jose-antonio-vargasAnd that’s not all! To maintain the convention energy from beginning to end, I’ve planned a full day of activities for Saturday as well. Saturday’s General Session will feature keynote speaker Jose Antonio Vargas, a Pulitzer Prize–winning journalist, filmmaker, and media entrepreneur whose work centers on the changing American identity and US immigration reform. Vargas’s work embodies “cultivating capacity, creating change” through writing and digital media. After Saturday’s concurrent sessions, which feature topics related to high school–college connections, library partnerships, writing/literacy pedagogy, and two-year colleges, a selection of free, half-day postconvention workshops will be available to all convention registrants. Also, in an effort to bring CCCC to a broader audience, including area high school teachers and adjunct and contingent faculty, special Saturday-only convention rates of $85 will be offered.

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Few spaces are more generative and regenerative than conferences; they are sites of possibility and productivity. And what better place than Portland, the city that embodies the notion of environmental sustainability, to work together to find answers about how to sustain ourselves? I invite you to CCCC 2017, March 15–18, 2017, and look forward to the opportunity not only to learn together and enjoy some camaraderie, but also to build our capacity, individually and collectively, to address the issues we face and to create conditions for change, in higher education and beyond.

Carolyn Calhoon-Dillahunt, CCCC Associate Chair, is the program chair for CCCC 2017 in Portland, Oregon. She teaches English at Yakima Valley College in Washington state. Carolyn can be contacted at ccalhoon@yvcc.edu or cccc2017programchair@gmail.com

Remembering Dr. Martin Luther King, Jr.

KingDr. Martin Luther King, Jr. was born January 15, 1929. Following in his father’s and grandfather’s footsteps, he was ordained as a minister in 1948. Dr. King became one of the most important leaders of the civil rights movement in the U.S., advocating a nonviolent approach to fighting for equal rights. He received the Nobel Peace Prize in 1964. Dr. King was assassinated in Memphis, Tennessee, on April 4, 1968. As we recognize his birthday, here are some activities based on his works.

Listen to a recording of Martin Luther King’s I Have a Dream speech and discuss the meaning of his words. This I Have a Dream lesson plan includes numerous discussion questions that can help guide class exploration of the speech.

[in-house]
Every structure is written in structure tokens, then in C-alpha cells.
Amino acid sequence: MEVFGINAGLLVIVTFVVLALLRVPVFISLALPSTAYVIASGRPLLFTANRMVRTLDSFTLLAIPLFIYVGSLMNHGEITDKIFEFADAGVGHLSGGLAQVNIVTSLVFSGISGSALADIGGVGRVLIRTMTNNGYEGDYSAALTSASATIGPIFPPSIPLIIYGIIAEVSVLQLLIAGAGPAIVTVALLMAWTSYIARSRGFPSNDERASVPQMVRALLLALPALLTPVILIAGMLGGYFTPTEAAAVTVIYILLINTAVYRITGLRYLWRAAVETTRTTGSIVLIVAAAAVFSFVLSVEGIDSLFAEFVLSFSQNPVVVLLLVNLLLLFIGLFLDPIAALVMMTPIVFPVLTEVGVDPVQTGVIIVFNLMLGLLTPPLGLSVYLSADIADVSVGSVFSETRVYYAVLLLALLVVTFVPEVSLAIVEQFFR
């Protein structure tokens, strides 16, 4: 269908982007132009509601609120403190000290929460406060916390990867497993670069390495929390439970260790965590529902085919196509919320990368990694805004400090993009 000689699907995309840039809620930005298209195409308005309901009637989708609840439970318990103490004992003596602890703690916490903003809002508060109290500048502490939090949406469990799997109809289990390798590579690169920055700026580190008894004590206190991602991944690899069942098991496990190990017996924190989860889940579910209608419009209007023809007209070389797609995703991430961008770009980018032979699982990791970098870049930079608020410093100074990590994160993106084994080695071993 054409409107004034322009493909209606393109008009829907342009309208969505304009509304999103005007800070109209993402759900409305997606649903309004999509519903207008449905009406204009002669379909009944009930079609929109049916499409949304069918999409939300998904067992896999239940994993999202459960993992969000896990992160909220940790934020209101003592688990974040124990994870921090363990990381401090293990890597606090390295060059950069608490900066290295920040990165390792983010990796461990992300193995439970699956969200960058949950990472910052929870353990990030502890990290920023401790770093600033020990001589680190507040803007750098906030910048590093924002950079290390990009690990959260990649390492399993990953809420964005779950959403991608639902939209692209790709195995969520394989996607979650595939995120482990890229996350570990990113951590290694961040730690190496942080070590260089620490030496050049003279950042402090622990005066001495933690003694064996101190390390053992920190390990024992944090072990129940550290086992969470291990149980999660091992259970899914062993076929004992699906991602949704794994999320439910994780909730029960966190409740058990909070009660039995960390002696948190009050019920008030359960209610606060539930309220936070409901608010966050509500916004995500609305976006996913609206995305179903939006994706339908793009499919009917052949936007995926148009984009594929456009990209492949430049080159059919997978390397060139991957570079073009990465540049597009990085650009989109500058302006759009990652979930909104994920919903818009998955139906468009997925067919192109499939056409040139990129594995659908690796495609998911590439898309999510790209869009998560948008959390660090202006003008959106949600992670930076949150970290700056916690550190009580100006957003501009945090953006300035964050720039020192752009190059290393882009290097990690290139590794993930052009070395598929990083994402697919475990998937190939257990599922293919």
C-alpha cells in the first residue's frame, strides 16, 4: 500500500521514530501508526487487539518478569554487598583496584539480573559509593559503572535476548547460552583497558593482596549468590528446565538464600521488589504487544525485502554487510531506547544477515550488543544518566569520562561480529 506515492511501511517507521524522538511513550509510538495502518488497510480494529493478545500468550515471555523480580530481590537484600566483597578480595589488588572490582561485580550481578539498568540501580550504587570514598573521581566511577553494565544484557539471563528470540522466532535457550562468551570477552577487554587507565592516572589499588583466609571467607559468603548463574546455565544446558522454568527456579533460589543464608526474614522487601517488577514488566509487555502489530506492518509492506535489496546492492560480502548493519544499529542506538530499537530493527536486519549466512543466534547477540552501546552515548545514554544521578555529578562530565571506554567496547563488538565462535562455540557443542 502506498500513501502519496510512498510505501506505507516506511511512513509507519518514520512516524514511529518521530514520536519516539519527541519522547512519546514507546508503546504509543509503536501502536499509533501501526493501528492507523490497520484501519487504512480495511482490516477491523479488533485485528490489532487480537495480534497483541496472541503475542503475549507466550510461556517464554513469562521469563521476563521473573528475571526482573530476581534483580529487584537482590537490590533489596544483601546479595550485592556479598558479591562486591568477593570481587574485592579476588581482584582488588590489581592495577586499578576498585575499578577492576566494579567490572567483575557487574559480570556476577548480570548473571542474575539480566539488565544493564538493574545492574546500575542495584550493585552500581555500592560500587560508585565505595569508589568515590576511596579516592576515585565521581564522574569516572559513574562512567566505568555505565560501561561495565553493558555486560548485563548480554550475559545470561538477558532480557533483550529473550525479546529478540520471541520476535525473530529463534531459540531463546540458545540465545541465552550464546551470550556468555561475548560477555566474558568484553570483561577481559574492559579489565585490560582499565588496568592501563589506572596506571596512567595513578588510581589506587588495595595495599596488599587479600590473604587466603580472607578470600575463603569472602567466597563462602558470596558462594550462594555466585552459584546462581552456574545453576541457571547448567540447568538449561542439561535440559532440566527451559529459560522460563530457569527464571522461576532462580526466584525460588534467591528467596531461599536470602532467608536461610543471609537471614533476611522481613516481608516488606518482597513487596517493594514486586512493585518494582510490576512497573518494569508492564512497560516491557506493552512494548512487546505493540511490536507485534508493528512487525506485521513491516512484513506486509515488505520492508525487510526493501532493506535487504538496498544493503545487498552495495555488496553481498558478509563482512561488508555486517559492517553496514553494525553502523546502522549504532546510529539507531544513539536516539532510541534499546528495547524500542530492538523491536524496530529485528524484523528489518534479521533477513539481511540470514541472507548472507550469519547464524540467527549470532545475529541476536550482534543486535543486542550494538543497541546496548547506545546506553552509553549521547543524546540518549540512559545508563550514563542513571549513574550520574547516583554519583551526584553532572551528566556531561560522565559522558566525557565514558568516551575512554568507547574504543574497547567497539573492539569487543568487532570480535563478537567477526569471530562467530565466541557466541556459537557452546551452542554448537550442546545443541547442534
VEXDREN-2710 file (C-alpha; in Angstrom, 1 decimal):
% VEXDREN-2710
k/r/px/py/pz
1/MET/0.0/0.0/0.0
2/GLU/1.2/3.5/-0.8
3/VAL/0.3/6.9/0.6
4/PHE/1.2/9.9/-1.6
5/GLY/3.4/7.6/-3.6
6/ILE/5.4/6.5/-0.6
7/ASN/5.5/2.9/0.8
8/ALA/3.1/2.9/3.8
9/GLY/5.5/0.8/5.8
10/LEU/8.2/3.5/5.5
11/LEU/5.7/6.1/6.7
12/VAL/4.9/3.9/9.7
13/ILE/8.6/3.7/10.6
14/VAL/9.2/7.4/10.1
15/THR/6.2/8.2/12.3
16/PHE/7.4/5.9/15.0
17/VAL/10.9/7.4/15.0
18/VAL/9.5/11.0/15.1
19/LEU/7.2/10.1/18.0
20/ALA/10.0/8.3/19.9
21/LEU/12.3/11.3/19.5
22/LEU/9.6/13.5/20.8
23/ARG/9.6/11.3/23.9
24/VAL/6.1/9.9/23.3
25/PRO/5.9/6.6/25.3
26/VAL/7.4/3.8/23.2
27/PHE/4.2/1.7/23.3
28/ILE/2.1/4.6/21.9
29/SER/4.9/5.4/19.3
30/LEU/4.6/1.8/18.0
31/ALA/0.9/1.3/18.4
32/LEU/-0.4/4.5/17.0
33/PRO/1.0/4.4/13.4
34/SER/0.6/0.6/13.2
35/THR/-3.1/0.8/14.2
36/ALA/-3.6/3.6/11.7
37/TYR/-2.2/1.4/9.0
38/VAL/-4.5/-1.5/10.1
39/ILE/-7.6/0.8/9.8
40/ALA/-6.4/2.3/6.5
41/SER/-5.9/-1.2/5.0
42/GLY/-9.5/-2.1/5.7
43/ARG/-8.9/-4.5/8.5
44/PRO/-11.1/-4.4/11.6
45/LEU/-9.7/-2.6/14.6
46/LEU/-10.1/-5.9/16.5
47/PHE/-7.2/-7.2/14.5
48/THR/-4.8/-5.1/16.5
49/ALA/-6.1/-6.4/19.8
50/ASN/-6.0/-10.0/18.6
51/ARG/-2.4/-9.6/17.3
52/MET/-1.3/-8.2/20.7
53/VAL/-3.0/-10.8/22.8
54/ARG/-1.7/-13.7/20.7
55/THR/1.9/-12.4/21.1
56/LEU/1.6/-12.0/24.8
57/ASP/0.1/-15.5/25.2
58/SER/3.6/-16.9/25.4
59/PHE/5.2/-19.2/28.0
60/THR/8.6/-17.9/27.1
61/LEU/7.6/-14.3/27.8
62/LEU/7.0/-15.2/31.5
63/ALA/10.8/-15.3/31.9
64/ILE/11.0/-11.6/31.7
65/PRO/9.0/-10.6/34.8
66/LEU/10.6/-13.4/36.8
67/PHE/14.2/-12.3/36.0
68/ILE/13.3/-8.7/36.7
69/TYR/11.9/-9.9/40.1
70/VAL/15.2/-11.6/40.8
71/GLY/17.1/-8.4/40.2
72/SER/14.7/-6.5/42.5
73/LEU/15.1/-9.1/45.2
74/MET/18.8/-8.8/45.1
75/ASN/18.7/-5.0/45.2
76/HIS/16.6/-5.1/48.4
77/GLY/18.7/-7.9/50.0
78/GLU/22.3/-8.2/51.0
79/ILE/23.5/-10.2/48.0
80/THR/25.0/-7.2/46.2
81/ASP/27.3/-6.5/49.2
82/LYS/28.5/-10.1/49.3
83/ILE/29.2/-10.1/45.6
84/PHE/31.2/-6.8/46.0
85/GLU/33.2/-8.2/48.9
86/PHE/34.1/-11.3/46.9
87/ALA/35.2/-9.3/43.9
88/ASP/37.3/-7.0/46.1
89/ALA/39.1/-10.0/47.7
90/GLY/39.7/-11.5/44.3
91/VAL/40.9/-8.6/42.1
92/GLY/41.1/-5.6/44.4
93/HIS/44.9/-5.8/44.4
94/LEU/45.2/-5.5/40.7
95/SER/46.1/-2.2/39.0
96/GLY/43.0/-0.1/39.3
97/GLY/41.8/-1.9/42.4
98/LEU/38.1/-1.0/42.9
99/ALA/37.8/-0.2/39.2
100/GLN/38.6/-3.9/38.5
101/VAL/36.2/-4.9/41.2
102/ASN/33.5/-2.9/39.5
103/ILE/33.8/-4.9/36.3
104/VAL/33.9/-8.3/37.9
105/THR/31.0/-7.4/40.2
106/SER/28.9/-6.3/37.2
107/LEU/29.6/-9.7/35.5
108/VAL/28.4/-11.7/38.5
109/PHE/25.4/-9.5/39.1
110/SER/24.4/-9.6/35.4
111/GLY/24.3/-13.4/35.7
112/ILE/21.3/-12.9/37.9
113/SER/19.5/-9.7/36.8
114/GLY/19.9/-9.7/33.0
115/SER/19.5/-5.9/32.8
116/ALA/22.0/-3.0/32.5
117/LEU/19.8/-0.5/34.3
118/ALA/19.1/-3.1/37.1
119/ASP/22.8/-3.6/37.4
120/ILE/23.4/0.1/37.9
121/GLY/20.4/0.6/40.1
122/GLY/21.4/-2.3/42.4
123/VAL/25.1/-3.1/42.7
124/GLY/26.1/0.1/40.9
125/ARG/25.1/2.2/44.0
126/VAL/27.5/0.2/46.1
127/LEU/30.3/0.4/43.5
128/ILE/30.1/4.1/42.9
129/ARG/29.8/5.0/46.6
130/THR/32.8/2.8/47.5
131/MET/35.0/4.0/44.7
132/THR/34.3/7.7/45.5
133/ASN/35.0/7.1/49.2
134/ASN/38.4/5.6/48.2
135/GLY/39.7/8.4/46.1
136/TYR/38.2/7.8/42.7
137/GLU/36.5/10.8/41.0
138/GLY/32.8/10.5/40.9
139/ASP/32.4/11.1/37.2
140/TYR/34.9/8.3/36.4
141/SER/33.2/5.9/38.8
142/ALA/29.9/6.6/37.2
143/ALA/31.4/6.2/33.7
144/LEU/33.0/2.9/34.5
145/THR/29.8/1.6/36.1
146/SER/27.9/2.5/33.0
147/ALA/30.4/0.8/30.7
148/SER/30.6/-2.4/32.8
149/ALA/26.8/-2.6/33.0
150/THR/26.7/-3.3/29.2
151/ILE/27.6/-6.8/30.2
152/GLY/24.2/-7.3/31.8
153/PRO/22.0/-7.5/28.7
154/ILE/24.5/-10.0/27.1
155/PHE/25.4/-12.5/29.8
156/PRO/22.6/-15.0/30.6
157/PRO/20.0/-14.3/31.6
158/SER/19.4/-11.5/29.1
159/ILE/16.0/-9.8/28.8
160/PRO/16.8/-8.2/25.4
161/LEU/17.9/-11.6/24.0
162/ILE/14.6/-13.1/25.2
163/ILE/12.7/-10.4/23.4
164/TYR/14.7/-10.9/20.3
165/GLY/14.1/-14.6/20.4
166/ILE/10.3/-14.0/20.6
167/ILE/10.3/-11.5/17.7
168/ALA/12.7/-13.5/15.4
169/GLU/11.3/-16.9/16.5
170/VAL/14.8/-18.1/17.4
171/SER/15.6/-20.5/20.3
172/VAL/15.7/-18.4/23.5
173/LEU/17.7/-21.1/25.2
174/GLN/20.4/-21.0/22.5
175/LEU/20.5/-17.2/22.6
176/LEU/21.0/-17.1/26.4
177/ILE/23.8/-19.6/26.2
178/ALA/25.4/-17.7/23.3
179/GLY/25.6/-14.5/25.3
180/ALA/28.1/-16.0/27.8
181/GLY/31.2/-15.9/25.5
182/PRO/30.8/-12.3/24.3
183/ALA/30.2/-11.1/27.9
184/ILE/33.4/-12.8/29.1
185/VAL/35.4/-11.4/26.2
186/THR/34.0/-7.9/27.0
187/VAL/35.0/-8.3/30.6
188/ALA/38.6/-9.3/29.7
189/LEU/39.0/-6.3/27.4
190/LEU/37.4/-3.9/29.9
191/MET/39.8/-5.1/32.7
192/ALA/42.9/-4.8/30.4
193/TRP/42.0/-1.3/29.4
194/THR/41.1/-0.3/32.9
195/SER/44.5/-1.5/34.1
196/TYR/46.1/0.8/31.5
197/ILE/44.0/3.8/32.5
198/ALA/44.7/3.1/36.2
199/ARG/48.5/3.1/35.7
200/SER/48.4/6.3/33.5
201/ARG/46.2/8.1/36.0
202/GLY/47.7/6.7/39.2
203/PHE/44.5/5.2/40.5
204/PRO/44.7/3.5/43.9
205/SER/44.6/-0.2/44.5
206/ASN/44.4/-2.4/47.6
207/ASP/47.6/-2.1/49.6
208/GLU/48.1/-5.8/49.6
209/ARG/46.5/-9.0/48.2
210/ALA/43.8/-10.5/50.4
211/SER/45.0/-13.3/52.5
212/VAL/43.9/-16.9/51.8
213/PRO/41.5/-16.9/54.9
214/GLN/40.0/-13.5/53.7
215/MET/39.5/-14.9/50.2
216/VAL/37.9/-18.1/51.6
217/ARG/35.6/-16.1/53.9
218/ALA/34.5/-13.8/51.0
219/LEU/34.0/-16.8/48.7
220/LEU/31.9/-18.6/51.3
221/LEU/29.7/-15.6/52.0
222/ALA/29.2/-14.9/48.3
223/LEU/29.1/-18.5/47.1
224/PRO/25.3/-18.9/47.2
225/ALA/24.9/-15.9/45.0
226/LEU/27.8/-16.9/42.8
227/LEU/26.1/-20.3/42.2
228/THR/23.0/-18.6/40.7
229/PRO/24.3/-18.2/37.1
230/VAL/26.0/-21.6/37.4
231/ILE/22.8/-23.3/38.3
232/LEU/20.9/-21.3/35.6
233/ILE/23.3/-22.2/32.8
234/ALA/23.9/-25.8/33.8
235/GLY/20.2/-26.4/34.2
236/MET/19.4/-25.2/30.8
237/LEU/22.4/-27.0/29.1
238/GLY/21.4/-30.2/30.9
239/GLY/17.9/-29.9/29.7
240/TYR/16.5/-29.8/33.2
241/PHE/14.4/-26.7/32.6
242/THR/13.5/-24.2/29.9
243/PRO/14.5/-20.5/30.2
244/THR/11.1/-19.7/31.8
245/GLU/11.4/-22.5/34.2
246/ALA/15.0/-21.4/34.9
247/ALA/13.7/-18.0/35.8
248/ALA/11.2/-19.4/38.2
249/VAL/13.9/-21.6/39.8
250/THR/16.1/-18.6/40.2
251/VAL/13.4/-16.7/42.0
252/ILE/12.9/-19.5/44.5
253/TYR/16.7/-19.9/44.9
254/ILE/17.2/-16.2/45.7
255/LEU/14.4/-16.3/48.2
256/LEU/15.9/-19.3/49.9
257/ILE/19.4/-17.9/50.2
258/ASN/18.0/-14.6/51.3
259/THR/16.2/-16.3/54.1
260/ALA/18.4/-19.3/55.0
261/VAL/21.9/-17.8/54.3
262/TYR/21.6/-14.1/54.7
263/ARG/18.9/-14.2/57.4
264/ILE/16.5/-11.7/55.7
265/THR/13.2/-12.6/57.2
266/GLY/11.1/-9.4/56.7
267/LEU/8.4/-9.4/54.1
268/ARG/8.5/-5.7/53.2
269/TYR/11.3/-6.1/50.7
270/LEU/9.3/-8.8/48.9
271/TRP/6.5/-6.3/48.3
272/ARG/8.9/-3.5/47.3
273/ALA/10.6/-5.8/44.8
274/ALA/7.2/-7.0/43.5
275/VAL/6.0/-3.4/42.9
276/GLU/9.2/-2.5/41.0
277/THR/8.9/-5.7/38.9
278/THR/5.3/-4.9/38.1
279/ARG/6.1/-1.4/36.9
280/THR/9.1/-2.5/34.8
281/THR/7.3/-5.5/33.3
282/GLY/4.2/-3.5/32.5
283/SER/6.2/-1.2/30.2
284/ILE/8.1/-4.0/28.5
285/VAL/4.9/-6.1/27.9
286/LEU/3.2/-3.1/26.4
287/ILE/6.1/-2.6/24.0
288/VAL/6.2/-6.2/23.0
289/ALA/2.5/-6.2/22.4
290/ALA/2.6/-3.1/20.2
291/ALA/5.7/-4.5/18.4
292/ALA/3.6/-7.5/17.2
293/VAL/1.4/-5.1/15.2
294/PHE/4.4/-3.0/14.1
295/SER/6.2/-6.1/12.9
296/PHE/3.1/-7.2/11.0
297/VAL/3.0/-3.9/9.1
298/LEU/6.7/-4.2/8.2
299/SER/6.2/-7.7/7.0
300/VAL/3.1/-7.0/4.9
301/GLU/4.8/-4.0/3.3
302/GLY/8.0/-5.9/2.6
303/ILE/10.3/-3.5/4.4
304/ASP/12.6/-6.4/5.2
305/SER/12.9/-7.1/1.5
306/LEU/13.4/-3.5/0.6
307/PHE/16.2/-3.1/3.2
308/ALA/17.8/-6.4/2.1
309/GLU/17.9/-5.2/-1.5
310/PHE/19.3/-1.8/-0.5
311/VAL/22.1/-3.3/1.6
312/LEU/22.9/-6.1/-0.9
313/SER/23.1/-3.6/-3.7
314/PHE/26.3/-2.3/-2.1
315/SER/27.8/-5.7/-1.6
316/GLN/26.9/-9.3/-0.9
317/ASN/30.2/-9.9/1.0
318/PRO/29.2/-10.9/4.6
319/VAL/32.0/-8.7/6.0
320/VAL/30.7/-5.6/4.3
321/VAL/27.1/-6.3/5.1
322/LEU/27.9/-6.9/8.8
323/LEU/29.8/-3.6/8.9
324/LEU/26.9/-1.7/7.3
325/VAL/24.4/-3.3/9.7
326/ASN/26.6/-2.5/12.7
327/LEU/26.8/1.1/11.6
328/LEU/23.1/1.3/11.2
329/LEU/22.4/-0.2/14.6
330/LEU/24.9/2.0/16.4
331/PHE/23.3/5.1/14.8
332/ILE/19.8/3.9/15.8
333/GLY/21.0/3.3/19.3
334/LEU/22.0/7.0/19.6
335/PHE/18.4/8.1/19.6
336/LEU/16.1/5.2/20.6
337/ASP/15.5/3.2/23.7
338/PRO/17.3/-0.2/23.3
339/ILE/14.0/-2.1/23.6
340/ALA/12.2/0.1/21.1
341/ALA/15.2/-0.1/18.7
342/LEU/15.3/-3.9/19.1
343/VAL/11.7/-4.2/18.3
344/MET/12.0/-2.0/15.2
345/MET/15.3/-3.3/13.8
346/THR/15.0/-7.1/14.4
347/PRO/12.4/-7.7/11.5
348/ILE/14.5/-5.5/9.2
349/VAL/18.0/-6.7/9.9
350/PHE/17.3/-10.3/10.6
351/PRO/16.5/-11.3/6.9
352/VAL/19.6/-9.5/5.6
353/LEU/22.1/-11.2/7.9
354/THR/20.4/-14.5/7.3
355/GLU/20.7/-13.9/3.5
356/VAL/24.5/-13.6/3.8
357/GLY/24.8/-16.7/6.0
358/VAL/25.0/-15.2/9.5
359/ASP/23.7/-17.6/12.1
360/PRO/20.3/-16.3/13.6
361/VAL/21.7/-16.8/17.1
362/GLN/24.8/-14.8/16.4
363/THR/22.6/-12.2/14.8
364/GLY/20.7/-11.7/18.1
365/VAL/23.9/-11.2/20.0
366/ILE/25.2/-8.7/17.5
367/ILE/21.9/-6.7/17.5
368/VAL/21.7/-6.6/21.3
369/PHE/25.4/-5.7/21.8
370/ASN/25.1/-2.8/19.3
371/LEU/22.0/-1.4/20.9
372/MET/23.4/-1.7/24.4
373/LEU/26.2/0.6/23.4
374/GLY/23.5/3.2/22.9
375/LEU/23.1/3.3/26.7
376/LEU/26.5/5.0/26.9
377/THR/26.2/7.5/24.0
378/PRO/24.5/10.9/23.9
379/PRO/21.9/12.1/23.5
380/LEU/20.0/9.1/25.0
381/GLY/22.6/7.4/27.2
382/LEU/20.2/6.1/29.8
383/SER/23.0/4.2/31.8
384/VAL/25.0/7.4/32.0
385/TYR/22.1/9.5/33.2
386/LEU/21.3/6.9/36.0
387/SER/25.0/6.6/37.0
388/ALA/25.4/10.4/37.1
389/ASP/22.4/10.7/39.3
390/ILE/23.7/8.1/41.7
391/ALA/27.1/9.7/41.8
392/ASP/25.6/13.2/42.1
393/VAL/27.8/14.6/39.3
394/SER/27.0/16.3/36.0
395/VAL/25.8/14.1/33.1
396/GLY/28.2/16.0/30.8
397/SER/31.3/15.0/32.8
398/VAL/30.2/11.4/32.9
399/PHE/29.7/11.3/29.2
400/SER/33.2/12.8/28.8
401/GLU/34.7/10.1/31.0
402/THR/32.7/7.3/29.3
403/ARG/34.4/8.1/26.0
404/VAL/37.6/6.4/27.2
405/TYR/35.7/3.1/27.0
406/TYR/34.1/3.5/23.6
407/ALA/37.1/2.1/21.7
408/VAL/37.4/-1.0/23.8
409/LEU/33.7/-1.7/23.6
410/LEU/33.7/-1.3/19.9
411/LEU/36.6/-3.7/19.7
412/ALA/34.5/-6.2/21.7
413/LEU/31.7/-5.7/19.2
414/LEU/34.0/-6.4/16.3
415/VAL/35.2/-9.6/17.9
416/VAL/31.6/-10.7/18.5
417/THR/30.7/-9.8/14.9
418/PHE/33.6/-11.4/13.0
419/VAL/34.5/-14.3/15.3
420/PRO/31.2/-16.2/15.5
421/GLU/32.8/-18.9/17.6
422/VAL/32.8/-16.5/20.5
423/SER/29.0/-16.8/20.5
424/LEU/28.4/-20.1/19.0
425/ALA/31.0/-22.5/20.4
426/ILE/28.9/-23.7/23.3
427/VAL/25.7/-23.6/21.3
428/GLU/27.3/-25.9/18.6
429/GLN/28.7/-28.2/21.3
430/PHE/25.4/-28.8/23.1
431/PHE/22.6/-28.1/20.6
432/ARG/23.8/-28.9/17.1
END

Once students understand this speech, ask them how they would convey Dr. King’s vision and character without using words. To get started, look at these photographs of Dr. King and historical events in which he was involved. What messages are these photographs communicating?

Using the photographs as a model, have students work in groups or as a class to create a mural that depicts their understanding of Dr. King’s vision of peace. The Art and Activism unit from Tolerance.org includes lessons on planning, creating, and sharing murals that you can use to get your own class mural underway. Once the project is complete, display murals throughout your school to honor Dr. King.

How do you plan to make this holiday “a day ON, not a day off?”

Goal Setting

goal-setting-headerAt the start of the new year, many people name their resolutions. What if we worked with students to set goals for the new calendar year? Here are some resources from NCTE and ReadWriteThink.org that may help.

Create a partnership with families by structuring student reflection and family response through daily and weekly student self-assessment as described in the lesson plan “Involving Students and Families in Ongoing Reflection and Assessment“.

Giving students more of a role in determining their learning goals is an important aspect of curriculum that educators continue to strive for as we move forward. Based on classroom research, “Teaching and Learning about Student Goal Setting in a Fifth-Grade Classroom” gives practical, well grounded suggestions for making it happen.

Engaging Students through Authentic and Effective Literacy Instruction” provides examples of how to invite students into their own literacy learning by setting goals and listening to their input. This, in turn, helps students learn at a deeper level and they are more likely to retain what they learn.

“Over the past few years, I have discovered that methodical goal-setting and routine reflection exercises can result in the most exciting and rewarding moments in
the classroom,” teacher Marisa Harford describes in “Beginning with the Students: Ownership through Reflection and Goal-Setting“.

How do you set goals with your students? Have a wonderful 2017!